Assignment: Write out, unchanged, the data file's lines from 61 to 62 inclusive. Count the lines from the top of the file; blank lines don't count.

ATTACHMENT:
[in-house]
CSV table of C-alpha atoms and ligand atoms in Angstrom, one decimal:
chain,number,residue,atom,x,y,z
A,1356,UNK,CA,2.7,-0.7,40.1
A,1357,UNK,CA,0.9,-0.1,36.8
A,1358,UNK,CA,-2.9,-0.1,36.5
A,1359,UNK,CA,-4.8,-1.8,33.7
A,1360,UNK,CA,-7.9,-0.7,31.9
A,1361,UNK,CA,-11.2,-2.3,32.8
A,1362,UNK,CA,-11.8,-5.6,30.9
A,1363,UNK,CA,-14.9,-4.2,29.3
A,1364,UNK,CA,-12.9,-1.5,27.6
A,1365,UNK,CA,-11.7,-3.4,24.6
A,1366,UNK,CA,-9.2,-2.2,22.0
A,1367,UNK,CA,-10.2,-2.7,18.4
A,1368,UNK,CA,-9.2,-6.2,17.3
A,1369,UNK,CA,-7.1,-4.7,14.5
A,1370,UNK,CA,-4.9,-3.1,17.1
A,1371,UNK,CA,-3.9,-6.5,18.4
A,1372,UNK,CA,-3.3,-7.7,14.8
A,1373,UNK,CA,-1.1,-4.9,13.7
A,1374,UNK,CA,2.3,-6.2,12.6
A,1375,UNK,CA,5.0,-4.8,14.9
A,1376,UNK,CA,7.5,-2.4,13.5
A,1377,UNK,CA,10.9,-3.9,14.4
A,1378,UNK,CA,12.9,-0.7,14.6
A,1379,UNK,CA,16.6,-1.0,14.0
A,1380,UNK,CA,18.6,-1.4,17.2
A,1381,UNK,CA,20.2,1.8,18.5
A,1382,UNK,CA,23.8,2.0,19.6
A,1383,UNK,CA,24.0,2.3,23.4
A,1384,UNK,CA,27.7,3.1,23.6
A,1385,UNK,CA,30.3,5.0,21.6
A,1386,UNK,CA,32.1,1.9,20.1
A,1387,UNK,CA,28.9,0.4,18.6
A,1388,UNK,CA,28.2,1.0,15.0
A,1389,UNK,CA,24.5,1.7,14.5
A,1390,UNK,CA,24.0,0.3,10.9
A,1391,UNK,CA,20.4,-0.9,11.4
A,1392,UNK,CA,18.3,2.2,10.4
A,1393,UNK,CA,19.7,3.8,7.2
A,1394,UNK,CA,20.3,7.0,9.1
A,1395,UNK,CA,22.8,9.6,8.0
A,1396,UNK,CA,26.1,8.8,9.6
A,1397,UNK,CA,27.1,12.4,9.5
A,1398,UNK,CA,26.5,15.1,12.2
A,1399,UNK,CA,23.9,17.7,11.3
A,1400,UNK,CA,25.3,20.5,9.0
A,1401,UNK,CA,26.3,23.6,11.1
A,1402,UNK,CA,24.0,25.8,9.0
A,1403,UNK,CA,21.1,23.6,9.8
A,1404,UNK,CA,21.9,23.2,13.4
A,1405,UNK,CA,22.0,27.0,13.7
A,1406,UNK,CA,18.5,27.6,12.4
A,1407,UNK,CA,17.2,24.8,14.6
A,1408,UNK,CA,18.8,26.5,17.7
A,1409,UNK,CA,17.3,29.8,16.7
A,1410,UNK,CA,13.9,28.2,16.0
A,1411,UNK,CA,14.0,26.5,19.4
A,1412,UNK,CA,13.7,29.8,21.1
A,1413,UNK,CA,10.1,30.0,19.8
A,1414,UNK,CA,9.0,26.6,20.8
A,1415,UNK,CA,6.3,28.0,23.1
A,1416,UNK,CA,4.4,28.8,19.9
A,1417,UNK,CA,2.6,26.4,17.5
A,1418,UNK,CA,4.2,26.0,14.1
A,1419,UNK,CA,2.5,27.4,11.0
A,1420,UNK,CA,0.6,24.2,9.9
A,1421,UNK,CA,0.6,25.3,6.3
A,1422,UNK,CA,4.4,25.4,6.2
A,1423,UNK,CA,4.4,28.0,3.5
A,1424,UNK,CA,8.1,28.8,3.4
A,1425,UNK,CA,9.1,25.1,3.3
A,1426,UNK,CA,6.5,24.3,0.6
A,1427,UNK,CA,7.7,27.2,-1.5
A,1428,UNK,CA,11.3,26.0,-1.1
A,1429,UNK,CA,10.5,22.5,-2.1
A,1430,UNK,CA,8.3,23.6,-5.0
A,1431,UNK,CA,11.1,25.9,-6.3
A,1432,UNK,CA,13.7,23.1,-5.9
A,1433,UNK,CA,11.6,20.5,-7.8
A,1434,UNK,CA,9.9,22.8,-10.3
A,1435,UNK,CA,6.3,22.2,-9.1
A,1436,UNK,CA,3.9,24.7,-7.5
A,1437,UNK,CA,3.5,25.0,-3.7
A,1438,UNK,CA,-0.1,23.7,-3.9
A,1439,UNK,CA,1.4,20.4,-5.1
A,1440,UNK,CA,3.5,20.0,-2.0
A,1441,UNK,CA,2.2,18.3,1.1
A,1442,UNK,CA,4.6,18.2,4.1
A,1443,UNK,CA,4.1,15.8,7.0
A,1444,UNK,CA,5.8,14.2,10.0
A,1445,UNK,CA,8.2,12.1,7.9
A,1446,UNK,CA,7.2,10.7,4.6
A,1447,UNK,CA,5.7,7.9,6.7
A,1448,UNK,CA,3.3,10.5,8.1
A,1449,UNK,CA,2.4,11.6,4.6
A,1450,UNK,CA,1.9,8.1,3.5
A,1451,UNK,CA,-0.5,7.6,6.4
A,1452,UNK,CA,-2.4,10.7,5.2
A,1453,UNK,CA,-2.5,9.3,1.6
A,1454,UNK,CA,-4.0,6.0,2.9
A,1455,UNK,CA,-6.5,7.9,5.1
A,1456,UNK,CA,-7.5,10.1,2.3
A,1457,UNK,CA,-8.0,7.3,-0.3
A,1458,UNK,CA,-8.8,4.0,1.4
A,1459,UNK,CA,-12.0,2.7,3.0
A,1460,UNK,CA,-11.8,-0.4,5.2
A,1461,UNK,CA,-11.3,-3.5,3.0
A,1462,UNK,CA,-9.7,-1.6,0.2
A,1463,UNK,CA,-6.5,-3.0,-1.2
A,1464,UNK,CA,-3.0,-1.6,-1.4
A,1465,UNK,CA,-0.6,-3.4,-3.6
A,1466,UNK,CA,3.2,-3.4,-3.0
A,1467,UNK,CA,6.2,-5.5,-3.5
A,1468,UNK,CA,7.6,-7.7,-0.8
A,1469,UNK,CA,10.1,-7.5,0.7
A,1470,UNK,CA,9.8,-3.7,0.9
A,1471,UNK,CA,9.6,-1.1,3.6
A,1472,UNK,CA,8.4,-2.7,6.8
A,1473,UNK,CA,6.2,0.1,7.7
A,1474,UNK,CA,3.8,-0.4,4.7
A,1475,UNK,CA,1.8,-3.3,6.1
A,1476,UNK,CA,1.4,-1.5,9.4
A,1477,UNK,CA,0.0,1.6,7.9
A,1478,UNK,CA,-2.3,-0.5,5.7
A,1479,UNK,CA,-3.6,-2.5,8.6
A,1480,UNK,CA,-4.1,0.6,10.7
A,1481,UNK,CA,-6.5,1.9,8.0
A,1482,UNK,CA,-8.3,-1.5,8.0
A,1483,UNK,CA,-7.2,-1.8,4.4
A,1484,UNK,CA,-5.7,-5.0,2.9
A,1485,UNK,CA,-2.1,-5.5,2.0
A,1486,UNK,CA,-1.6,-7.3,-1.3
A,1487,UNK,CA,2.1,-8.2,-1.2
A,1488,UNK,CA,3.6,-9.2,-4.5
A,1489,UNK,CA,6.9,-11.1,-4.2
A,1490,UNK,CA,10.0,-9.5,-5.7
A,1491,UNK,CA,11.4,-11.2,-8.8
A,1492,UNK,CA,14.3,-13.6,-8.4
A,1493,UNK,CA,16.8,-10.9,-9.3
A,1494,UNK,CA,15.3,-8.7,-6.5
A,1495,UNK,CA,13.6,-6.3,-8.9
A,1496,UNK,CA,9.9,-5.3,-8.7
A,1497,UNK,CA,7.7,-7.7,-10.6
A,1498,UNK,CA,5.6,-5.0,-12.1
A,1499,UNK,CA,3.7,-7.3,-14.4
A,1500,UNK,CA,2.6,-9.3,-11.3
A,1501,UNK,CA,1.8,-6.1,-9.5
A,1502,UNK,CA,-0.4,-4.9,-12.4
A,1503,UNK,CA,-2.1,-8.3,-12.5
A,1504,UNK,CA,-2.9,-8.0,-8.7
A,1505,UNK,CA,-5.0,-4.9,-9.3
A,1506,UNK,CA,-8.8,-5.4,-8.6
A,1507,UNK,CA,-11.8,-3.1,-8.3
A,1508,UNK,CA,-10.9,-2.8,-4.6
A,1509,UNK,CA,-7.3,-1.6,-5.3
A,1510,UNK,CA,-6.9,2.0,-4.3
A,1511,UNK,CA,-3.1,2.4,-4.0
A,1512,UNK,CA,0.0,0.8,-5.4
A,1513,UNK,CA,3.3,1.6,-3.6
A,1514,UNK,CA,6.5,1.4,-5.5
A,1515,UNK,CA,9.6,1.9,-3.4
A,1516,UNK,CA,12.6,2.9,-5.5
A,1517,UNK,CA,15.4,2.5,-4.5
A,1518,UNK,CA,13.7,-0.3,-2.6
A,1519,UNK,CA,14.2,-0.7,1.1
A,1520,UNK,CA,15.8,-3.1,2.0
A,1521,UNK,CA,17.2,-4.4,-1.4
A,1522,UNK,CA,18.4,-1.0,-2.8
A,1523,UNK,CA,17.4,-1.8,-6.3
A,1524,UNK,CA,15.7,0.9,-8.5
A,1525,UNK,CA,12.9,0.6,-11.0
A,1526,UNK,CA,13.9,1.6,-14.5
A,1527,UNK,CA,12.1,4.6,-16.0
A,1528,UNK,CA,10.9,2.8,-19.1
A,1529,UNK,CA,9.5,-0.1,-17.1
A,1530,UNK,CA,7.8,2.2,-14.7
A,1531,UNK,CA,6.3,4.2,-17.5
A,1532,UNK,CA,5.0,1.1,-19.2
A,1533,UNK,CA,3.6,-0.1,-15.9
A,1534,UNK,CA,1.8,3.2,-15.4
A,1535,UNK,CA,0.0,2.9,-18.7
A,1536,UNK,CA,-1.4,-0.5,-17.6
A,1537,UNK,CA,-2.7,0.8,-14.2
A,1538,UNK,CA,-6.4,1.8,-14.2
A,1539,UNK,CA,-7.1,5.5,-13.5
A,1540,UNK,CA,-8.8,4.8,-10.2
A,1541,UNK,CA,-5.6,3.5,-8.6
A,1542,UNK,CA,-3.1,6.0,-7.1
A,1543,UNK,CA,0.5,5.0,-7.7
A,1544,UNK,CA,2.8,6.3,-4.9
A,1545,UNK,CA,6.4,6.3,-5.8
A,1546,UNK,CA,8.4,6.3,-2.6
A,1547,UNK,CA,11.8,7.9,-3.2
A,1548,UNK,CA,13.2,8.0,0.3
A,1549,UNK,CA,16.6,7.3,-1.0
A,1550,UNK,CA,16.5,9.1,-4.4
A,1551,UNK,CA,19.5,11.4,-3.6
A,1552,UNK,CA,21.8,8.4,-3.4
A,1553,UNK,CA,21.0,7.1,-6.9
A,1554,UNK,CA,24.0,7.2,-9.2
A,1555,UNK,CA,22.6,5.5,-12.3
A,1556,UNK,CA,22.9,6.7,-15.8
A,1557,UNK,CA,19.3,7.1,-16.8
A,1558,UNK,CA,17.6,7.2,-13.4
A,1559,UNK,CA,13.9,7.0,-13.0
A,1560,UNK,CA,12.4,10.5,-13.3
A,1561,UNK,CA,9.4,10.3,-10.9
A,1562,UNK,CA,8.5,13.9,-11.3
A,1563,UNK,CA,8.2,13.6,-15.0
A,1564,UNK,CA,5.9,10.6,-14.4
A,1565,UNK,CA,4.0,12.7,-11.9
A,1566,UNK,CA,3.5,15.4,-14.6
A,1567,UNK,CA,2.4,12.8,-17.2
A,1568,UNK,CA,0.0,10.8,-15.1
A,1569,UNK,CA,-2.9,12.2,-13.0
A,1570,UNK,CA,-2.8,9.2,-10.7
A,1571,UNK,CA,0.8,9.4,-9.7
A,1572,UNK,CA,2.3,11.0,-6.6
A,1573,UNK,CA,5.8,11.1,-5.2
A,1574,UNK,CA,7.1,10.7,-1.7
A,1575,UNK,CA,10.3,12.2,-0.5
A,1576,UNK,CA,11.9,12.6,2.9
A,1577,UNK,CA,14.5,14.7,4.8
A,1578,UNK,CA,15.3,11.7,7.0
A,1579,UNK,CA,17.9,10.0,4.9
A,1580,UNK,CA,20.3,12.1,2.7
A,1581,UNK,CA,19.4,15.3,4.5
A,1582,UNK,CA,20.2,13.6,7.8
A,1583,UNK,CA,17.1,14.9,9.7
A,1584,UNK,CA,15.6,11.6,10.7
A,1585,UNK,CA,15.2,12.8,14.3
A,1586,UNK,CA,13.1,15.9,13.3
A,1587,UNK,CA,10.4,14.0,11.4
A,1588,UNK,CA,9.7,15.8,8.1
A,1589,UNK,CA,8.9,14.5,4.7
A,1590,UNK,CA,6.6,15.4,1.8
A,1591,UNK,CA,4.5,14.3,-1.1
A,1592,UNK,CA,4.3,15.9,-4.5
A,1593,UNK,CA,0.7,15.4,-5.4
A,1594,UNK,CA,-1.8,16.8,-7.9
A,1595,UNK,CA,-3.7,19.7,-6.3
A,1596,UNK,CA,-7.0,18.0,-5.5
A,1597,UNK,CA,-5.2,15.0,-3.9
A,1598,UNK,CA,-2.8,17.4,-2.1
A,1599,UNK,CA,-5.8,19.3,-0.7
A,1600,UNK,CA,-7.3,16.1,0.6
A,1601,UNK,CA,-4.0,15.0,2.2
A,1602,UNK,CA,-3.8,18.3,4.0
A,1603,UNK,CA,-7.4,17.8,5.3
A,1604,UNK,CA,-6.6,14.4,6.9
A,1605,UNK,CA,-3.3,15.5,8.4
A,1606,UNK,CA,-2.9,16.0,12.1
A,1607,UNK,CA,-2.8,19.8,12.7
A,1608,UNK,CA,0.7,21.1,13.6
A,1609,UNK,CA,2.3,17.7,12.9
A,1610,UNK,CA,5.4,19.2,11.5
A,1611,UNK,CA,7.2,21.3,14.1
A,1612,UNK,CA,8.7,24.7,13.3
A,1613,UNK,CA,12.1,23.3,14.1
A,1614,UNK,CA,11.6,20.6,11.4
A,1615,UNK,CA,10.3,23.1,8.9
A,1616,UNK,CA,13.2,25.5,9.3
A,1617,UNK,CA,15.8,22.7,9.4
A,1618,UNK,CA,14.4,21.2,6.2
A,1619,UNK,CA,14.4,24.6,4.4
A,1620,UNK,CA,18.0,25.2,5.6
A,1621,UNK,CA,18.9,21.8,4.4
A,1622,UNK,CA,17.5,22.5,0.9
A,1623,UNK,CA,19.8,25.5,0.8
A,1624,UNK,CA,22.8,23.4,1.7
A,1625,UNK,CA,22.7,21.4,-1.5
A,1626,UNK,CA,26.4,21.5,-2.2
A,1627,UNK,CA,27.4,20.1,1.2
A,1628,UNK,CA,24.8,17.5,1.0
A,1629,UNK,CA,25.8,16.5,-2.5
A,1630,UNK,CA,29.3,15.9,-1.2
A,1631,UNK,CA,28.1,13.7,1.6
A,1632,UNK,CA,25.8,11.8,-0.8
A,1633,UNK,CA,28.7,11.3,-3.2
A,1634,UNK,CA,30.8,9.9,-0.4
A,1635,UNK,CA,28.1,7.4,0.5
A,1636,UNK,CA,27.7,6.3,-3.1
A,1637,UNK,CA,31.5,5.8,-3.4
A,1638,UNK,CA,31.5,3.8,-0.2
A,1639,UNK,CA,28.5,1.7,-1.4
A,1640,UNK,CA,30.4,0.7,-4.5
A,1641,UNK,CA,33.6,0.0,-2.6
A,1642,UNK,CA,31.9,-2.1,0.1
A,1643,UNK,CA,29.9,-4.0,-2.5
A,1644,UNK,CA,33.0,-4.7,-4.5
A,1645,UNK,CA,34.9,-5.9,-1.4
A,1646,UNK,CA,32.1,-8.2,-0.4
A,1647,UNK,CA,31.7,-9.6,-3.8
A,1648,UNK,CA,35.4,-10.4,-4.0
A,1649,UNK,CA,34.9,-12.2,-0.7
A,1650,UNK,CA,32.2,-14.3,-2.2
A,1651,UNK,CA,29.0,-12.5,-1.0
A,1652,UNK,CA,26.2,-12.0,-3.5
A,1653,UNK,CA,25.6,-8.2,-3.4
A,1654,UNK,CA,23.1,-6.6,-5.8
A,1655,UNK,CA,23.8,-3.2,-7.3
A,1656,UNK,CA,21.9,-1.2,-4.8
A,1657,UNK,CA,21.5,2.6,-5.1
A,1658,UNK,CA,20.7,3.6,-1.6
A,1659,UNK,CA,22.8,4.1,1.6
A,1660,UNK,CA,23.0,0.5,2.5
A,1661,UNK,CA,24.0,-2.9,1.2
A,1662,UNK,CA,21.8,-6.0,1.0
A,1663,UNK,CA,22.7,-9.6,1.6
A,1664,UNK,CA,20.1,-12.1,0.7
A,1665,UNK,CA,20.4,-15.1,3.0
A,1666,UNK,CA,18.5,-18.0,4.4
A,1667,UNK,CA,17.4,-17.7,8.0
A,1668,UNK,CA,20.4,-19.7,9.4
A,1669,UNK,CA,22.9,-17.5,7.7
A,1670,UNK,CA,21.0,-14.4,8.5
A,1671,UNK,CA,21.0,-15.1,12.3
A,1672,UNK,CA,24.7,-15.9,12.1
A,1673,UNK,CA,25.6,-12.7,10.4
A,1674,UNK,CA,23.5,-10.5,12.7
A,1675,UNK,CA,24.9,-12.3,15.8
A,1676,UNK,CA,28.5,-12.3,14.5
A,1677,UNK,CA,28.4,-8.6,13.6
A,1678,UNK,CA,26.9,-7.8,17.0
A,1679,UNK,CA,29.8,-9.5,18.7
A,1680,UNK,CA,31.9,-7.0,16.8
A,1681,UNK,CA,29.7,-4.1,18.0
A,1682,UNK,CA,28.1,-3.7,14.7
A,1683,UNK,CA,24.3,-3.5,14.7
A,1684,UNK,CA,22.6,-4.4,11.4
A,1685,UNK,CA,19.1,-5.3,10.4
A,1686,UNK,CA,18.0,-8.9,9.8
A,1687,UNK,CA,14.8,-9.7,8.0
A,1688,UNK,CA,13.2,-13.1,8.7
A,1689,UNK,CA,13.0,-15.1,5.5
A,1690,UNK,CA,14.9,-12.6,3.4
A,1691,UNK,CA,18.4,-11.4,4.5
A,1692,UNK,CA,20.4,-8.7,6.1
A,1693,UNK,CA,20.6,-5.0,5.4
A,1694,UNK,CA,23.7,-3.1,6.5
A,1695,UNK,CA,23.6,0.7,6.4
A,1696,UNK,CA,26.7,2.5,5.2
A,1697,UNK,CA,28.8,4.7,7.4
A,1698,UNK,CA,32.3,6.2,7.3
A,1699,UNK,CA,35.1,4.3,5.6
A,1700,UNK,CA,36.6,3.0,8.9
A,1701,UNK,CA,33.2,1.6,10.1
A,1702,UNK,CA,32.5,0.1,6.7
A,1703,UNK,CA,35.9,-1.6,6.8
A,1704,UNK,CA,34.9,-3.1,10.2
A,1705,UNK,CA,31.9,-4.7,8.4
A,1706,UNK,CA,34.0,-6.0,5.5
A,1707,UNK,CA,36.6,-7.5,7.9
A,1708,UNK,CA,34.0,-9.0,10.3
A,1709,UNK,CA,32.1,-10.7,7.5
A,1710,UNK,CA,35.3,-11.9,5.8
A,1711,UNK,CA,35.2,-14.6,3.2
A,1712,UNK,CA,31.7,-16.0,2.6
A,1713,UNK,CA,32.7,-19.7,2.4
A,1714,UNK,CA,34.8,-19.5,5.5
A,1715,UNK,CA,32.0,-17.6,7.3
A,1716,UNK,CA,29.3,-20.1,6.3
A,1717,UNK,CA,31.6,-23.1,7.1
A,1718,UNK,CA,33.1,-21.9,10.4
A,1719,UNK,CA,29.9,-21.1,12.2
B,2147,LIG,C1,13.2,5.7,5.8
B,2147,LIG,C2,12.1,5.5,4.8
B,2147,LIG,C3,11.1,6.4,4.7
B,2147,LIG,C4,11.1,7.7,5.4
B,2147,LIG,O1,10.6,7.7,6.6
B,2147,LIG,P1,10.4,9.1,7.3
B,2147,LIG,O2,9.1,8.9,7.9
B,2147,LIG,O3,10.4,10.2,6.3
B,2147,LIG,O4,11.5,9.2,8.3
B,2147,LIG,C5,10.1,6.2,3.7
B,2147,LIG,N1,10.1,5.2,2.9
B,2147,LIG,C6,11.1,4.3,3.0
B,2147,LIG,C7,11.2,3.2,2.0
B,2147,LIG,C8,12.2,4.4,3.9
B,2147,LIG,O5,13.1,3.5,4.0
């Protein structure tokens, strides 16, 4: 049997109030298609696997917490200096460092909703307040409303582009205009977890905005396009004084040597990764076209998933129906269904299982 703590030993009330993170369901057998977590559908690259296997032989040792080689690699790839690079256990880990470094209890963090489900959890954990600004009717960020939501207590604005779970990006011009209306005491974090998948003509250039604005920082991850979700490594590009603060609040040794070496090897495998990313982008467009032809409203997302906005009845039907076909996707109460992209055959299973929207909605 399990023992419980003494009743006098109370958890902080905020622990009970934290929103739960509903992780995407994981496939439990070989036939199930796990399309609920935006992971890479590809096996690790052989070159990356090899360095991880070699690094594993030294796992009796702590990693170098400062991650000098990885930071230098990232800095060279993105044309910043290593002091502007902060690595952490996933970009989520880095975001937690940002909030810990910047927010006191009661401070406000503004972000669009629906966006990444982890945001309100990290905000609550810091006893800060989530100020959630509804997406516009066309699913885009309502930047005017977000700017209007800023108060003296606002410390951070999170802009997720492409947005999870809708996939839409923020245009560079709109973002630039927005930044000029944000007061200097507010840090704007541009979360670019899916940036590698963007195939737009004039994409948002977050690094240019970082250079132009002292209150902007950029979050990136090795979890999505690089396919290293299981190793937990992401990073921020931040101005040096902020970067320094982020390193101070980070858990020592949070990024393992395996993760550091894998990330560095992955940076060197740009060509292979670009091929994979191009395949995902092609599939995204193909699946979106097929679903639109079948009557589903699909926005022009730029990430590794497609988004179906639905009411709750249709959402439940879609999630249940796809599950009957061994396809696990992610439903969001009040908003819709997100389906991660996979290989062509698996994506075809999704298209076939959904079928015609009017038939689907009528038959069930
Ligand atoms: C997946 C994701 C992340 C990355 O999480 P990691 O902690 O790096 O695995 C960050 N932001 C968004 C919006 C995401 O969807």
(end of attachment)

A,1413,UNK,CA,10.1,30.0,19.8
A,1414,UNK,CA,9.0,26.6,20.8